I used to dance for hours alone in my room to Bobby Brown and Father MC. As a quiet kid, hanging out solo with my Sony dual cassette boombox was how I kept my self busy in between school dances.
But partner dancing always scared me. I didn’t want to dance with anyone. I wanted to bust my own moves. The only partner dance I did was grinding to the Humpty Dance and doing Da Butt.
But 14 years ago I took my first salsa class and was hooked. And as I look back, I noticed that salsa helped me become a better man in many ways. These are some of the lessons that I’ve learned and am still practicing today.
1. Create the frame so she can surrender
In salsa dancing, the man leads and creates space for the woman to move her body in the dance. He creates the banks of the river and she is the flowing water. Just like in bed, on the dance floor whoever is leading creates a safe space for the follower to fully surrender. Whether it’s surrendering to Tito Puente or to a kiss, I can hold the space so she can fully open up.
2. Lead while being sensitive to her reactions and desires
In a salsa, I need to lead her but also be SO pristinely in sync with her that I can respond to every one of her subtle movements and preferences. And know what her (and my) boundaries are. Salsa isn’t about forcing my desire on the woman. It’s a continual sensitivity of adjusting to where I want to go and where she is in the moment. And when it’s on, it’s ON.
3. Look into her eyes
After about two years of practicing salsa steps at the bus stop, in my living room and in the clubs, I finally got the basics down. No more needing to look at my feet and walking into walls. Then the fun part came. I got to dance while looking into my partner’s eyes. Nothing is hotter and more intimate than leading a beautiful woman in a dance while looking into her eyes the entire time. I see a lot of guys dancing and never looking at the woman. There is another human being that you’re connecting with. Show some respect (and play) by acknowledging her.
4. Stand up straight
In order to dance salsa, you cannot have the posture of Charlie Brown. You have to stand tall, proud and confident. Like Superman in a cape. It goes back to the frame concept above. Aside from the practical benefit of being able to spin and move better, solid posture has me feeling way more grounded off the dance floor, too.
5. Have fun
Yes, there are moves to learn. Yes, there are tons of male leads that are way better than me. Like WAY better. Yes, the smooth new move I learned last week will make my partner trip when I first try it. But if I’m not having fun, then I’m wasting her time. And mine. Intention number one.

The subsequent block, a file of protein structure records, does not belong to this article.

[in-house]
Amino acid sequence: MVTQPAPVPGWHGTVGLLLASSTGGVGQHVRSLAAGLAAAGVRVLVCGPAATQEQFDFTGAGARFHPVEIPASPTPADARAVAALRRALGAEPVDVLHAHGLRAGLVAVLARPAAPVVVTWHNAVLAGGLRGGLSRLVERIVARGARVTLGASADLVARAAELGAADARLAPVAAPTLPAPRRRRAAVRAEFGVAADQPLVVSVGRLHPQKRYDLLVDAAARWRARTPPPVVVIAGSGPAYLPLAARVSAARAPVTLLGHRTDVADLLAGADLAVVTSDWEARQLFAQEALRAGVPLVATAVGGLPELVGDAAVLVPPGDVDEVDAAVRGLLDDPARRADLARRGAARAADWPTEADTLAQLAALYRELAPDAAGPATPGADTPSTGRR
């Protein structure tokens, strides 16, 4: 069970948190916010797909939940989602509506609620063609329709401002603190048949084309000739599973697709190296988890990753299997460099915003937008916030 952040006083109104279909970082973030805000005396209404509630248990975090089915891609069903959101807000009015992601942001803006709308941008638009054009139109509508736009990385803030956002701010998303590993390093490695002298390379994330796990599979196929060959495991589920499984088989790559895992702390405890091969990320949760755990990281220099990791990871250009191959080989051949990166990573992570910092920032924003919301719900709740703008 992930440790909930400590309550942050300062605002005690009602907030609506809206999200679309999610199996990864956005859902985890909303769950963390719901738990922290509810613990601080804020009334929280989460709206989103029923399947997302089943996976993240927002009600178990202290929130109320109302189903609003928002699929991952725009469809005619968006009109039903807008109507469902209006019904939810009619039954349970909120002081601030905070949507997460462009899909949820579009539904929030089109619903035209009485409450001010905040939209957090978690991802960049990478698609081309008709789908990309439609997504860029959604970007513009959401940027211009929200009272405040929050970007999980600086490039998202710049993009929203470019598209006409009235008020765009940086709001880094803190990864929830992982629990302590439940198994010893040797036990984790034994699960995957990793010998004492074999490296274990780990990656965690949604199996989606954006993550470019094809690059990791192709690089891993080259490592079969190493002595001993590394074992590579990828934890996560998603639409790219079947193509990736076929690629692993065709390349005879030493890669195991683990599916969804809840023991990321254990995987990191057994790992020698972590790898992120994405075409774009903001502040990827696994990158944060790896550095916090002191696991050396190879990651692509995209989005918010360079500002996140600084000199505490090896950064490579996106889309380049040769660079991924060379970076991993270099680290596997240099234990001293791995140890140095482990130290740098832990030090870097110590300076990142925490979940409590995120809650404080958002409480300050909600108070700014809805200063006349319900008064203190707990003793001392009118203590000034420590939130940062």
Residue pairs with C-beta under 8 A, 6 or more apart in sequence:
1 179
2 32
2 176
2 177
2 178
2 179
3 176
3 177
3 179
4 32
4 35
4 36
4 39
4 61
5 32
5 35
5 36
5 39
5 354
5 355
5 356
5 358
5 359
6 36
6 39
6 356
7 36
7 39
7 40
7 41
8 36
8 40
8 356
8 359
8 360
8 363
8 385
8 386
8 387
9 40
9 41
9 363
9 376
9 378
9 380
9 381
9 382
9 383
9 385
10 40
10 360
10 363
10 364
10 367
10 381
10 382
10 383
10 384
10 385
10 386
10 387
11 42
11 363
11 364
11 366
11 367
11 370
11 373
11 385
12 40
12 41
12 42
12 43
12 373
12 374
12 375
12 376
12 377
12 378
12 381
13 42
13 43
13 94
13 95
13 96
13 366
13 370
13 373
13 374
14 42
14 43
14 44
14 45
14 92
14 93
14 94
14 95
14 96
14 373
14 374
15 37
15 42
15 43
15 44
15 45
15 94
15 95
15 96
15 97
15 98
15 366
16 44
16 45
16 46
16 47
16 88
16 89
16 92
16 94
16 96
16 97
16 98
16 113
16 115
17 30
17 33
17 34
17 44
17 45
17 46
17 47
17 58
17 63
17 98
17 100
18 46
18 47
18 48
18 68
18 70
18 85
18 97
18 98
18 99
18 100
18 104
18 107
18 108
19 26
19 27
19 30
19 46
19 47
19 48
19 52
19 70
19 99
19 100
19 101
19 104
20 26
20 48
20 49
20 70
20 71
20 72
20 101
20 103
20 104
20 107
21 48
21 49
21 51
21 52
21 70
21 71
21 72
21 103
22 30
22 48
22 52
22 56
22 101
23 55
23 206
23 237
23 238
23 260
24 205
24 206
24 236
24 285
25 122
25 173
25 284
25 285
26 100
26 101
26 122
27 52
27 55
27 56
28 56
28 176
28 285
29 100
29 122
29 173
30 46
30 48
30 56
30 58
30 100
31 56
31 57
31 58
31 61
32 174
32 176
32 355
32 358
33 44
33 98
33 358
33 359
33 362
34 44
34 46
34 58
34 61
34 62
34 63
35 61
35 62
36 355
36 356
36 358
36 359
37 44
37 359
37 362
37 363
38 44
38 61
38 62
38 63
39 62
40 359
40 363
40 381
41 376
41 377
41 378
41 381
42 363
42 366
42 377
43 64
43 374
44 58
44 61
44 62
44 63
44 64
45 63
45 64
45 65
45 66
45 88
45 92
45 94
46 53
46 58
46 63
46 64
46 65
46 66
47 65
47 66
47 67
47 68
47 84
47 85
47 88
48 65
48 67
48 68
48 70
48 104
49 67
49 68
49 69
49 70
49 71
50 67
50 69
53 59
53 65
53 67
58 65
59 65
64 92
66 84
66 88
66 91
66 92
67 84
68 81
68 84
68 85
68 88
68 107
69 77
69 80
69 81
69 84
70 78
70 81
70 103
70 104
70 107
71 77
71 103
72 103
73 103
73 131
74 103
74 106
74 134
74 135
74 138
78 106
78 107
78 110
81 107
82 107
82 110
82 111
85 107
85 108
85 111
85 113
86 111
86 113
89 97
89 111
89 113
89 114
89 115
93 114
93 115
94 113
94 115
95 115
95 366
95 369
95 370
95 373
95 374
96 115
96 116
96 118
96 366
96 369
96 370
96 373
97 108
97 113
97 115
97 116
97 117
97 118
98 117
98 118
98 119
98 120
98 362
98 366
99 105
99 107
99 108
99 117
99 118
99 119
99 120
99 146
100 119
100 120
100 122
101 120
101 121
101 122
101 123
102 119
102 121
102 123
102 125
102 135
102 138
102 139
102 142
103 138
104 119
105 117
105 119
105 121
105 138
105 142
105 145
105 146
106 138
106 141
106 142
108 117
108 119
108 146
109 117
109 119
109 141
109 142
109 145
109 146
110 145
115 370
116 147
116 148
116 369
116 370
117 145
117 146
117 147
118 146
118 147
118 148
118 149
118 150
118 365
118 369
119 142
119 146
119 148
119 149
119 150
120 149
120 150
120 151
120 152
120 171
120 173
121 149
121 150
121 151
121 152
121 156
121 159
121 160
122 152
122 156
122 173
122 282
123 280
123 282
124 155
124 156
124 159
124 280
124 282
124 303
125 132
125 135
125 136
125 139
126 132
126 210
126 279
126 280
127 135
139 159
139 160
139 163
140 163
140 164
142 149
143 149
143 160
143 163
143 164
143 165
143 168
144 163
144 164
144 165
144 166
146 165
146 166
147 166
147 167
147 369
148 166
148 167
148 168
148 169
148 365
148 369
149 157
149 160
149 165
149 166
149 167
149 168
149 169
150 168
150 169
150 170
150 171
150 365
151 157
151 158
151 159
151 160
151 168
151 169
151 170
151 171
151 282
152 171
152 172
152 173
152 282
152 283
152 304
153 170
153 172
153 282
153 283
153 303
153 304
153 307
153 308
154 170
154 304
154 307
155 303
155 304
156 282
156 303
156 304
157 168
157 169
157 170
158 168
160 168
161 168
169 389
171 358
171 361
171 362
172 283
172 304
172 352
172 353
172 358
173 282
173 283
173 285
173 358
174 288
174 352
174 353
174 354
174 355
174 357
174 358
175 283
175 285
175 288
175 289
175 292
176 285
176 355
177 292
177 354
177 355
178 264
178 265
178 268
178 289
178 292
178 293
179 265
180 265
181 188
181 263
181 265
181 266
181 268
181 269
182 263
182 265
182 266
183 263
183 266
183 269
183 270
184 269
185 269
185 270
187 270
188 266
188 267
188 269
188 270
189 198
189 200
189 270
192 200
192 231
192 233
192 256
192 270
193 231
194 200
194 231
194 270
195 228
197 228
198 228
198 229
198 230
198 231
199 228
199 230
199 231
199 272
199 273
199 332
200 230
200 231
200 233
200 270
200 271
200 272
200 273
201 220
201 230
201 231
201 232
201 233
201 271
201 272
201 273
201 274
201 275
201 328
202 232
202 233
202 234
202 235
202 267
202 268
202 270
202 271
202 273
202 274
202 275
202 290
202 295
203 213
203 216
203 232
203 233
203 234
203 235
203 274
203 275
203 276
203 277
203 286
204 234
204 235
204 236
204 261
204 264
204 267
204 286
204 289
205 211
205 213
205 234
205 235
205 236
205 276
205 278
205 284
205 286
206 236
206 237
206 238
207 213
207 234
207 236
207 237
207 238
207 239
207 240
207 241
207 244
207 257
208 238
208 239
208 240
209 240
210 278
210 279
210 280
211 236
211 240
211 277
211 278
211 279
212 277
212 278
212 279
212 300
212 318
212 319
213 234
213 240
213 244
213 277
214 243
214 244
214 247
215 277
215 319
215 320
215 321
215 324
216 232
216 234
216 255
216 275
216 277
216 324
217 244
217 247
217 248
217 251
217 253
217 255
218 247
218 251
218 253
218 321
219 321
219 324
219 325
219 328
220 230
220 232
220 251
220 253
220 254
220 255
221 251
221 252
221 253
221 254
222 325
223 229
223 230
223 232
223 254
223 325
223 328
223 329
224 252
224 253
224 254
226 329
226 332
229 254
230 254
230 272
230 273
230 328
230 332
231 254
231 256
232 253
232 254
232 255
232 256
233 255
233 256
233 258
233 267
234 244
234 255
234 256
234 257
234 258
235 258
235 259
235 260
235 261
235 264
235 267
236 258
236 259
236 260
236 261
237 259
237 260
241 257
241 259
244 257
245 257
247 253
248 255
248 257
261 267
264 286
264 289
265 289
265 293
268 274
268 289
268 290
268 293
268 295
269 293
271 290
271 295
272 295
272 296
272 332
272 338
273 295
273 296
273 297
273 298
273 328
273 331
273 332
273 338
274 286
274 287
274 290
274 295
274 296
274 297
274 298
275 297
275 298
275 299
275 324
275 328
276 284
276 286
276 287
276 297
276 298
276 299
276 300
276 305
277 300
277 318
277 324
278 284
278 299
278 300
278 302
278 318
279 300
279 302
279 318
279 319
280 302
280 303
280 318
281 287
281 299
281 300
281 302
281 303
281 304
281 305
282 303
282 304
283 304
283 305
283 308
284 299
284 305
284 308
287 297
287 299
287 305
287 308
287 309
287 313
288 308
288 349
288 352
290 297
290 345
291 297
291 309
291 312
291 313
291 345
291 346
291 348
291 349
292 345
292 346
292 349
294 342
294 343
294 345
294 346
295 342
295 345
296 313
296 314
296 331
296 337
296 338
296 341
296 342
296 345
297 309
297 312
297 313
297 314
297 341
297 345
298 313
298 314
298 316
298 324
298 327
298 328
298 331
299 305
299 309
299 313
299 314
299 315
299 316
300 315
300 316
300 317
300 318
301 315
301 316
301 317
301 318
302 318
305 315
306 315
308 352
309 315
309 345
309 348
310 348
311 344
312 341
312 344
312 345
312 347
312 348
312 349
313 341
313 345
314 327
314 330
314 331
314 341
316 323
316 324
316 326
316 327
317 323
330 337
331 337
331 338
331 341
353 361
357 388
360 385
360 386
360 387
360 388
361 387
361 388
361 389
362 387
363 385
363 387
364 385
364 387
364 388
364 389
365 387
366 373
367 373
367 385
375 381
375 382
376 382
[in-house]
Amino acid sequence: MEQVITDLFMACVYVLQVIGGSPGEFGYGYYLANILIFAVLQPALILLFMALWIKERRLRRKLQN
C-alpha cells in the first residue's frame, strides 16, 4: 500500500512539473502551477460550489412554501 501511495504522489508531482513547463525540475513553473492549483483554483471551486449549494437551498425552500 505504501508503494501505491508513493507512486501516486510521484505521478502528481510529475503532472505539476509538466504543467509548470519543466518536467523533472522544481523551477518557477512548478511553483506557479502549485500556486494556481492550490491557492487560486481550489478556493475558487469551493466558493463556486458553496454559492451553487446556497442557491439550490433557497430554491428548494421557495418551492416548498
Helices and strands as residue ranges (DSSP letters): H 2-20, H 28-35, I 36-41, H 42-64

6. Spontaneously create
If I just twirled her in the same three-move pattern every time, she’d get bored quickly. So would I. The most amazing dances I’ve had have been when I’ve just gotten out of my head and surrendered to the beat and our connection. Same goes for conversations and dates. As much as I can plan the perfect night out, being in the moment is where the magic happens.
7. Make her look good and feel good
For me the worst salsa dancers are the guys who just use the woman as a prop to show off how hot shit they think they are. The goal of the lead is to make her look and feel sexy and confident about herself. Not to show off how cool you are at the expense of her feeling insecure or ignored.
8. Meet her where she is
If after two steps I realize the women I’m dancing with is a total newbie, I adjust my approach. I don’t judge her or try to get through the dance quickly so I can move onto a “better” dancer. Well, I did the first year after I got decent skills, but I then humbly remembered how not fun it was when a woman would give me that disdainful, scowling look when it was immediately obvious that I was just learning the basics. So I make it my goal to be present to the place where she is.
9. Create a bubble
Bubbles aren’t just for bathtubs and housing markets. Whenever I’m with a woman, my goal is to create that bubble where it’s just me and her. For that one spicy song, the rest of the world drops away and we’re simply having our own four minute escapade on the dance floor. This is what I now strive to create not only my dates, but all my conversations.
10. Protect her
Some salsa dance floors can get really crazy. Elbows. High heels. Body slams. My job as the lead is to make her feel safe and protected. If she feels neither, then she won’t feel free to surrender to my lead and to the dance.
11. Be aware of my body
When I started out dancing salsa, I was in my head 99% of the time. For the first two years, it was mumbling “1-2-3, 5-6-7” for every single song. And at bus stops and grocery store lines. But on one point I realized that I was no longer narrating my dancing. It was just me, my body and the music. Then a whole new world opened up of me feeling and noticing the energetic and physical nuances of my body and how it moved. This awareness allows me to be out of my head and present with what’s in front of me.
These are some of ways that salsa helped me gain skills and practices that help me on the dance floor and in my relationships.
Whether you take up salsa or not, what gifts and lessons are right under your feet that you can notice and appreciate?
Share your own insights in the comments below.
Jeffrey Platts is a men's coach and authentic communication expert who is passionate about helping men create amazing relationships with women. With over 20 years of personal study and transformational training, he has led nearly 200 workshops and retreats on personal growth, dating, and communication. Jeffrey's work and writing has been featured in the Huffington Post, Washington Post, ABC News, Authentic Man Program and the Good Men Project. He brings a rich toolbox of insights and experiences to his facilitation, integrating his adventures as DJ, amateur stand-up comedian, salsa dancer, yoga teacher and world traveler.